False consensus bias

Most people don’t think like you

We like to believe that most people think the same as we do. This explains the huge outpouring of surprise and shock at Trump’s victory. It also explains why so many marketing campaigns misfire. We’re intellectually aware of this bias, but struggle to take it into consideration and are rarely confronted with it in such a stark manner. Millions of people in the US are digesting the fact that most people don’t think like they do.

False Consensus Bias

Biases are fascinating. The one above is called the False Consensus Bias wherein we overestimate the amount of support there is for our opinions. We believe others share our worldview, and that it is right, so must be popular. We’re sure we have consensus – until we don’t. Hence the name False Consensus.

The False Consensus bias is stronger when the subject matter is important to us, when the circumstances are specific and when we’re very confident that our perspective is correct. So it’s no surprise that a general election, which checks all those boxes, distorts our opinions. And when the vote doesn’t go our way, we’re all-the-more surprised.

Just World Hypothesis

Another bias we tend to believe is the Just World Hypothesis. This one is grounded in the concept that life is essentially balanced – good things happen to good people, and bad people get their comeuppance. This implies the existence of cosmic justice or karma. You may have caught yourself saying ‘What goes around comes around’ or ‘You get what’s coming to you’ – that’s rooted in this concept.

In the late sixties, social psychologist Melvin Lerner studied this phenomenon. He noticed that caregivers although kind-hearted often blamed their patients for their circumstances. The Just World theory suggests our actions have predictable and appropriate consequences. If we work hard, we’ll do well. The guy at school who cheats won’t amount to much. The logic is that we need this underlying belief to validate our actions. After all, the world needs to be somewhat predictable and not totally random. Otherwise, we wouldn’t attempt to improve our circumstances.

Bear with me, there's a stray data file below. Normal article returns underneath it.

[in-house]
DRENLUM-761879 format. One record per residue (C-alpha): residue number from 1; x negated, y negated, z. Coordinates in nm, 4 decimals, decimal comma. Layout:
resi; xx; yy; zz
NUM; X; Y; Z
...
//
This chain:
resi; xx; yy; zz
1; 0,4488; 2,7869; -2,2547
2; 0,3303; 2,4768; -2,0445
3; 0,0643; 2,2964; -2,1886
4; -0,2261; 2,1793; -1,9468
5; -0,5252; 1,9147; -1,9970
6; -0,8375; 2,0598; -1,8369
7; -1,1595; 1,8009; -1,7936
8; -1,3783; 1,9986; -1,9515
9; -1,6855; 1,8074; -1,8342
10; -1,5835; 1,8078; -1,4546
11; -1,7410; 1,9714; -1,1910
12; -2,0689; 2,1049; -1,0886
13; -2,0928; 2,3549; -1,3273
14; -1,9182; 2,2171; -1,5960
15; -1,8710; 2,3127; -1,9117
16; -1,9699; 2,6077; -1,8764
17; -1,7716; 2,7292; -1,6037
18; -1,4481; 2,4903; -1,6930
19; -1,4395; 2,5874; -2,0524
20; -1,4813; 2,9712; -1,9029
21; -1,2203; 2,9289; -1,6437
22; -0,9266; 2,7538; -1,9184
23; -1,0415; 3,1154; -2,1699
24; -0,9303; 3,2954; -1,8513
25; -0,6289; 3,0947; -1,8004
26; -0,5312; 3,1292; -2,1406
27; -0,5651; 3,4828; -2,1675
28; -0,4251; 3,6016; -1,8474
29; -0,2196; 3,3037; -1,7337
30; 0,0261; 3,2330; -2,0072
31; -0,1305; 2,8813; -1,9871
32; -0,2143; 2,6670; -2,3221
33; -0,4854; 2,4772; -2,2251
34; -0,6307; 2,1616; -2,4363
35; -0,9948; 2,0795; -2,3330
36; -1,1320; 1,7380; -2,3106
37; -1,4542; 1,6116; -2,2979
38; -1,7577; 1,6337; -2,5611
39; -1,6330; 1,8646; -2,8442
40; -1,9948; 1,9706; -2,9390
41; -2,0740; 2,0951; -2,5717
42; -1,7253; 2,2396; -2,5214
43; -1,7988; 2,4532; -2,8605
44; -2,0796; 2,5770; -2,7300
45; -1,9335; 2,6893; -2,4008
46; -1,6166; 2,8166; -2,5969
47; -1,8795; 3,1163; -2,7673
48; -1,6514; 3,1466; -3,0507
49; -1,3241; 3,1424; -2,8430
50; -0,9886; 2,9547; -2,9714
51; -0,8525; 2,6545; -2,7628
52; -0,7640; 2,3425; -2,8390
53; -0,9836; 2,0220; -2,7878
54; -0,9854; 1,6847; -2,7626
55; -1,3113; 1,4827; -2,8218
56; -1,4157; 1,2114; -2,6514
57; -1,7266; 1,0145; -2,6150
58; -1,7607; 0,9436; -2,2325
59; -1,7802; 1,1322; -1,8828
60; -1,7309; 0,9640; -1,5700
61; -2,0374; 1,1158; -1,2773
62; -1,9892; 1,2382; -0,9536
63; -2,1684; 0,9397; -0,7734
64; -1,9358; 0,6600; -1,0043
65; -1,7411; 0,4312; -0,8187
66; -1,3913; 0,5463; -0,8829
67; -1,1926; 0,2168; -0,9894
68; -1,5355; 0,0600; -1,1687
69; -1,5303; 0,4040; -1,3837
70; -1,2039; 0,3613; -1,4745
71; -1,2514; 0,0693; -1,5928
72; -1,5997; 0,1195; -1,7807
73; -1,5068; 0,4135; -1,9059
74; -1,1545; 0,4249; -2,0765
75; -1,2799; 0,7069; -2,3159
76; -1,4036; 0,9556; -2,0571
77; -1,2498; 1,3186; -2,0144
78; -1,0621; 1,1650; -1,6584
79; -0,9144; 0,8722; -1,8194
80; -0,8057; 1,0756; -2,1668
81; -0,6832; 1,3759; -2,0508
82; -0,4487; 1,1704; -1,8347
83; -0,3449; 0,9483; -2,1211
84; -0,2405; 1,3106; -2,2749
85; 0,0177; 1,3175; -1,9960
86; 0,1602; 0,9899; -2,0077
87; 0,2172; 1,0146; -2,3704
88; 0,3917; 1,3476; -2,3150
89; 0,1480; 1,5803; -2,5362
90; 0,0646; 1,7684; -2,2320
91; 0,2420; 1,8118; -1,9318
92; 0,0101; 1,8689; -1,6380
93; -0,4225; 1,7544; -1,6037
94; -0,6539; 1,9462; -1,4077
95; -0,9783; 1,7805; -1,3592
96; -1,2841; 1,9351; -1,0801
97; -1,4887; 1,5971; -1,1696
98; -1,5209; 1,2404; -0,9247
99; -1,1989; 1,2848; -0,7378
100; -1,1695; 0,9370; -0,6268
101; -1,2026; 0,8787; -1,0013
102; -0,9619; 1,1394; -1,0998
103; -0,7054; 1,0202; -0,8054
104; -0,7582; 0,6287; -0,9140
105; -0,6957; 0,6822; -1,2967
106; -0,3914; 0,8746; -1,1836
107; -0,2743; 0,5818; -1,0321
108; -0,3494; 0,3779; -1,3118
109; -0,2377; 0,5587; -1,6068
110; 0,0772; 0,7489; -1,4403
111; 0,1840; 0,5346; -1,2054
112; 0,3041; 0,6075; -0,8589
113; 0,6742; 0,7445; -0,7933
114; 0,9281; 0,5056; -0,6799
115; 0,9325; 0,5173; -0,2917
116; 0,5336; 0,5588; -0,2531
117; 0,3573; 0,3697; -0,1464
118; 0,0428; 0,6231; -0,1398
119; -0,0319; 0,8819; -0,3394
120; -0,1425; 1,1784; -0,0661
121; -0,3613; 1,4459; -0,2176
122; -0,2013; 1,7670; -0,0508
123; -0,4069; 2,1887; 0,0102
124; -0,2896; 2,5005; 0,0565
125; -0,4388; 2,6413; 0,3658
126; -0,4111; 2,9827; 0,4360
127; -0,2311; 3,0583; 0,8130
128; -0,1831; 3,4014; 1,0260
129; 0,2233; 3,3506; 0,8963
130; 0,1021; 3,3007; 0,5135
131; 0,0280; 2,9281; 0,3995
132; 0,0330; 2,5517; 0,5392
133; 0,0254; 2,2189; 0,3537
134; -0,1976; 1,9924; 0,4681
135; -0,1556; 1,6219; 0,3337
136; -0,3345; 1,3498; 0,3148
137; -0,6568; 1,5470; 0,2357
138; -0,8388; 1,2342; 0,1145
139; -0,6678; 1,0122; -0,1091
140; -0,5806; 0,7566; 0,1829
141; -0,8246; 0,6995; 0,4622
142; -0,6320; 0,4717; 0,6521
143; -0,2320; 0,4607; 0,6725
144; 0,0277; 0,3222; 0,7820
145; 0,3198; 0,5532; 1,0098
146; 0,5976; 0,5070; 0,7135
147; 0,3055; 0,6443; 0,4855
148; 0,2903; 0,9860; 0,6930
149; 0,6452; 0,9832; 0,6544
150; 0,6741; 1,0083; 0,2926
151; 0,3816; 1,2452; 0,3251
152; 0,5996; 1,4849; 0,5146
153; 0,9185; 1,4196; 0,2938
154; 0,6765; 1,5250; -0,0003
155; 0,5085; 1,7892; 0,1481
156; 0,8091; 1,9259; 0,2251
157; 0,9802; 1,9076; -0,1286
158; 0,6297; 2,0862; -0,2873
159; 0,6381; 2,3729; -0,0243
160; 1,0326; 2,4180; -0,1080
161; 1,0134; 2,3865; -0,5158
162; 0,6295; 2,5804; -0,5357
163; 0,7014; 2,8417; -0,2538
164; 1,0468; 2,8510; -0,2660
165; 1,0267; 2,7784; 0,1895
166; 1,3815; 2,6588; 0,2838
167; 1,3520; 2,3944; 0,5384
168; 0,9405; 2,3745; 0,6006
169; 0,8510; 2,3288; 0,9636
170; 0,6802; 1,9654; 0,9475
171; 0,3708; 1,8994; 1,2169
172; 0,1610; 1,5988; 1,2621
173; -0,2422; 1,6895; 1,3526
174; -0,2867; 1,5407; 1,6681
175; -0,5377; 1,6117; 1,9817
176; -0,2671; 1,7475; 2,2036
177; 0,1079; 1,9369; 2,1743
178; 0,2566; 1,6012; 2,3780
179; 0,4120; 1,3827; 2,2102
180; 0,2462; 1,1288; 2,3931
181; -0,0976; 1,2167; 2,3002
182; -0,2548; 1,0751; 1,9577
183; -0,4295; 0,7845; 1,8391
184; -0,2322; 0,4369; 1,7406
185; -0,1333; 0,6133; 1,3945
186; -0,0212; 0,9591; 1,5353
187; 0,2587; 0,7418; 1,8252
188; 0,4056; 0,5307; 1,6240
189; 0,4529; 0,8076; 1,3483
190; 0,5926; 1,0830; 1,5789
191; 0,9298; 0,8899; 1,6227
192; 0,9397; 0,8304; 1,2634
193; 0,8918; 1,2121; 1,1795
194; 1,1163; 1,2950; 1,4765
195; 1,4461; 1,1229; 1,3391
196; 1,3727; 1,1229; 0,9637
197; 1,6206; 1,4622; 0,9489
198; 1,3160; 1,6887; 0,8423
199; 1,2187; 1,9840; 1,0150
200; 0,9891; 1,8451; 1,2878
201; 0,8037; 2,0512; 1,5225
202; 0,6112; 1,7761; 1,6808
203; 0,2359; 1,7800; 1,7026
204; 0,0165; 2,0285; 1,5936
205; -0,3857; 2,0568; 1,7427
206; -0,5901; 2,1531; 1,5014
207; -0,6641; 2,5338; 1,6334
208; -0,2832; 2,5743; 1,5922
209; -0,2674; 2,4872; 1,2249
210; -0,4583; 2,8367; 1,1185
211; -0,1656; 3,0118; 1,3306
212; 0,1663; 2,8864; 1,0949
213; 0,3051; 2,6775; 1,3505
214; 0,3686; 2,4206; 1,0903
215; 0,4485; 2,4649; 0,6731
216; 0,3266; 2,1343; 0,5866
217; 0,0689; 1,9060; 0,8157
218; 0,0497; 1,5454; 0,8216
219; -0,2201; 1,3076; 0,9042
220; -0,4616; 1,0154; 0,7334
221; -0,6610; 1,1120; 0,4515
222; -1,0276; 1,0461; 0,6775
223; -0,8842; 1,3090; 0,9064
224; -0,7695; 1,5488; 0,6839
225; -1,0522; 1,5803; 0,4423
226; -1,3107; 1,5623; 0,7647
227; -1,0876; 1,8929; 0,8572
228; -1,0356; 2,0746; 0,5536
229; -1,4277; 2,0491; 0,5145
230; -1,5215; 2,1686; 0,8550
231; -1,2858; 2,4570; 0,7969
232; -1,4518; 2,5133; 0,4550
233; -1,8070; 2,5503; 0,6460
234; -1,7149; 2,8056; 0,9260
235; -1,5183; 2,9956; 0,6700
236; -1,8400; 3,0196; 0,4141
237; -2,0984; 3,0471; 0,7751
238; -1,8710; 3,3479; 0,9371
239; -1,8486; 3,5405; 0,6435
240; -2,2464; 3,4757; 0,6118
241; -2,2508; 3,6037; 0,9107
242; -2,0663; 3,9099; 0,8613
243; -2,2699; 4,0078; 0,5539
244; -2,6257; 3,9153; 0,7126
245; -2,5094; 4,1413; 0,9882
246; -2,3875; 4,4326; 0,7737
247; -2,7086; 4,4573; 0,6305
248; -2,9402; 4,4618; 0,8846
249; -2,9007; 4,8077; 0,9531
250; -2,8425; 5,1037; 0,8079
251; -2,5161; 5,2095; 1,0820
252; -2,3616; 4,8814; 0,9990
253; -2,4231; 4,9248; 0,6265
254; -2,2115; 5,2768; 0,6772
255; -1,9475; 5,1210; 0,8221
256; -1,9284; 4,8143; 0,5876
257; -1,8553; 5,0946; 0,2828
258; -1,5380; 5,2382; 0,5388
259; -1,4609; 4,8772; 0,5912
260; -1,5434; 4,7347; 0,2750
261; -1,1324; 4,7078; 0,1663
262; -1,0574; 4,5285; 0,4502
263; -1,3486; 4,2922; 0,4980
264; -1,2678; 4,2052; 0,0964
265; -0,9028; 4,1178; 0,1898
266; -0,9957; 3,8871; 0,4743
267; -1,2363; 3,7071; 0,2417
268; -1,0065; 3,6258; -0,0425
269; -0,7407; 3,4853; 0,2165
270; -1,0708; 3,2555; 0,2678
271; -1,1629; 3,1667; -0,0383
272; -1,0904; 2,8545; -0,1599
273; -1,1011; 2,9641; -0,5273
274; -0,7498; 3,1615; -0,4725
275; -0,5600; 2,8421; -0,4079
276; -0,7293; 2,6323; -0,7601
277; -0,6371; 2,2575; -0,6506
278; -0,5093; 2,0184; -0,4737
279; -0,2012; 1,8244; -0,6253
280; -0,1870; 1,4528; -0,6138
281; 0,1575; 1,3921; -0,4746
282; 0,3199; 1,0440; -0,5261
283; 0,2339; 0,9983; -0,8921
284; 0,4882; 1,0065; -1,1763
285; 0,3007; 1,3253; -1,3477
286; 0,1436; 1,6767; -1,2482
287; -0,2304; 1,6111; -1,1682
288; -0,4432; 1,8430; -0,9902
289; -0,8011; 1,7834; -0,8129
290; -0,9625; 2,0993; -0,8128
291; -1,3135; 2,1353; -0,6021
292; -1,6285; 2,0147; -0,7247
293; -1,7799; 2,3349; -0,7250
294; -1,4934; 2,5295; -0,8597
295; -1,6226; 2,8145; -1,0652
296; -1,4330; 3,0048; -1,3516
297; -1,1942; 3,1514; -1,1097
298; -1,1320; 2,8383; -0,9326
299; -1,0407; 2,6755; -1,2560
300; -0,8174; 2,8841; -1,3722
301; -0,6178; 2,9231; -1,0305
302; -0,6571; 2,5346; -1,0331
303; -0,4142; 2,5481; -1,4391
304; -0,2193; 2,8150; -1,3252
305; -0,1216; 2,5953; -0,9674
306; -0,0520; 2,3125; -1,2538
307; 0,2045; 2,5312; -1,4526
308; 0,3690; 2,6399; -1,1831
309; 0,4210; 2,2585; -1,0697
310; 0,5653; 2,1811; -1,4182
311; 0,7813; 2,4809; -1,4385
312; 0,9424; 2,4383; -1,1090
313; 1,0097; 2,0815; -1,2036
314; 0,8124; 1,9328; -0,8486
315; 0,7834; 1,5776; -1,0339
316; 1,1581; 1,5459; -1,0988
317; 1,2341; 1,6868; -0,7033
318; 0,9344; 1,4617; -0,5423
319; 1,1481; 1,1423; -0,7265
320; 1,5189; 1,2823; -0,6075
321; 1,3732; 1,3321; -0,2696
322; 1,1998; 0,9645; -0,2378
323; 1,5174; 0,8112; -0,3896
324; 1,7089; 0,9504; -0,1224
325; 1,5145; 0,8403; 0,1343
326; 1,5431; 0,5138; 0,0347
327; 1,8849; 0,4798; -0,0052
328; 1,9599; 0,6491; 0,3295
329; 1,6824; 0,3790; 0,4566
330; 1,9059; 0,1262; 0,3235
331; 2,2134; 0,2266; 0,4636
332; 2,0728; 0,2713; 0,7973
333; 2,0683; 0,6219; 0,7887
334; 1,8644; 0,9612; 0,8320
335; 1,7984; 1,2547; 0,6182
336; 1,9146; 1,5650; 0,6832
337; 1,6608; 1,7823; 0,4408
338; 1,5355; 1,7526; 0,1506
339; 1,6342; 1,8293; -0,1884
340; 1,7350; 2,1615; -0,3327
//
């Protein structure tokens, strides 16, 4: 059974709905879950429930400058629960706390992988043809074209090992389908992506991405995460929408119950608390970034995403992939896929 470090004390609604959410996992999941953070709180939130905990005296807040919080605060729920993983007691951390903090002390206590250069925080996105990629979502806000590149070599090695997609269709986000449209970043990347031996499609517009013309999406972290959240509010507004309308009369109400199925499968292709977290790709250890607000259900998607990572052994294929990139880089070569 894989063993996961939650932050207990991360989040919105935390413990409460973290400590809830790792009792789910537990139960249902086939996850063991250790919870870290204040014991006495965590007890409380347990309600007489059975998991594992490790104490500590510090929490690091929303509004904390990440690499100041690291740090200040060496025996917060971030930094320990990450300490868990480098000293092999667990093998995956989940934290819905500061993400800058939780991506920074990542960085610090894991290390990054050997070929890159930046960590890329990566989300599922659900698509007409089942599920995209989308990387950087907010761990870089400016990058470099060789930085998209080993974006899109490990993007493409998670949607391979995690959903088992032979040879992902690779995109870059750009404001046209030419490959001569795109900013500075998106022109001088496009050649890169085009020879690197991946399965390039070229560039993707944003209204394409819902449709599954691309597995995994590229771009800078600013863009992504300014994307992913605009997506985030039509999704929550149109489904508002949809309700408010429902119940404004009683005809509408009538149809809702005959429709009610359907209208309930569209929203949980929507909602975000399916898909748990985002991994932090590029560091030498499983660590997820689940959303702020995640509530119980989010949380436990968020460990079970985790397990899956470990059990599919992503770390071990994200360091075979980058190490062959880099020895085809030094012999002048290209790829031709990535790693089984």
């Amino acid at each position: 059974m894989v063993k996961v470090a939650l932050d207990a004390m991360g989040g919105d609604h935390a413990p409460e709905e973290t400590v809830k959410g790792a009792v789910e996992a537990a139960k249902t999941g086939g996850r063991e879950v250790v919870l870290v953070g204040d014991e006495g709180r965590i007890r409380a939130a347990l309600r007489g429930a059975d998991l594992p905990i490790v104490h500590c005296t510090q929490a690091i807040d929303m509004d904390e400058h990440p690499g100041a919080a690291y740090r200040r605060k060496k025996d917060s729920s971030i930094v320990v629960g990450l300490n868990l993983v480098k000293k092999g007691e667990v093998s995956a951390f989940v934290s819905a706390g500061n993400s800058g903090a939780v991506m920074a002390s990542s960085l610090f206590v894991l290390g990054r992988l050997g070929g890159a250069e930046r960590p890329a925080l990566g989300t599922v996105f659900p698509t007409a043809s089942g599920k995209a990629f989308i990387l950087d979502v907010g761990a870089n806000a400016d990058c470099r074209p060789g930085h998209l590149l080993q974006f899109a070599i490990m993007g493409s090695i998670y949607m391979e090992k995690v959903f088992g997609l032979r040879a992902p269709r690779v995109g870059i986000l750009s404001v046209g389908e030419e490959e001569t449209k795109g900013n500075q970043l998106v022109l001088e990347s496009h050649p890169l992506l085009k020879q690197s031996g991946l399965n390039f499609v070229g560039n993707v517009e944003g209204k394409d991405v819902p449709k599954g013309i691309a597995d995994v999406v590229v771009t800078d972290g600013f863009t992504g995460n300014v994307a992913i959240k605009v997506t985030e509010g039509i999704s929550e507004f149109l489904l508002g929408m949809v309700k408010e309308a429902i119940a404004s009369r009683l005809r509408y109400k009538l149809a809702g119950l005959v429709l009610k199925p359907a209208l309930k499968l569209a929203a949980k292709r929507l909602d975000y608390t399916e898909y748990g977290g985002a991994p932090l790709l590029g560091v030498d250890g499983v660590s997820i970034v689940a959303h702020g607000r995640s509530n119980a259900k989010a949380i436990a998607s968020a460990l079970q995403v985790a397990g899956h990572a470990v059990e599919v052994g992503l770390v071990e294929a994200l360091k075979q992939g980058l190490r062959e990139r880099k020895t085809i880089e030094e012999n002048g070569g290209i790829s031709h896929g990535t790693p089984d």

The downside is this can lead to victim blaming – someone’s suffering must somehow be due to their actions rather than circumstance. For instance, homeless people are on the street of their own accord, not a societal shortcoming, or drug addicts lack self-control rather than suffering an illness.

In a marketing sense, you can see this in people who do a huge amount of research into buying a product. They feel more satisfaction, enjoyment, and perhaps self-righteousness than those who simply chose it at random. The product is the same, the price is the same – so from a strict economic value/utility perspective that’s illogical. But the ones who looked into the purchase in detail feel more validated as a reward for their efforts. The quick-choice group was just lucky – what do they know?

Now, you and I don’t suffer from these biases – but they are interesting to know. And perhaps we’ll recognize them in others. Poor souls, they don’t think like us and haven’t studied their effects, so of course, they’ll fall for them.

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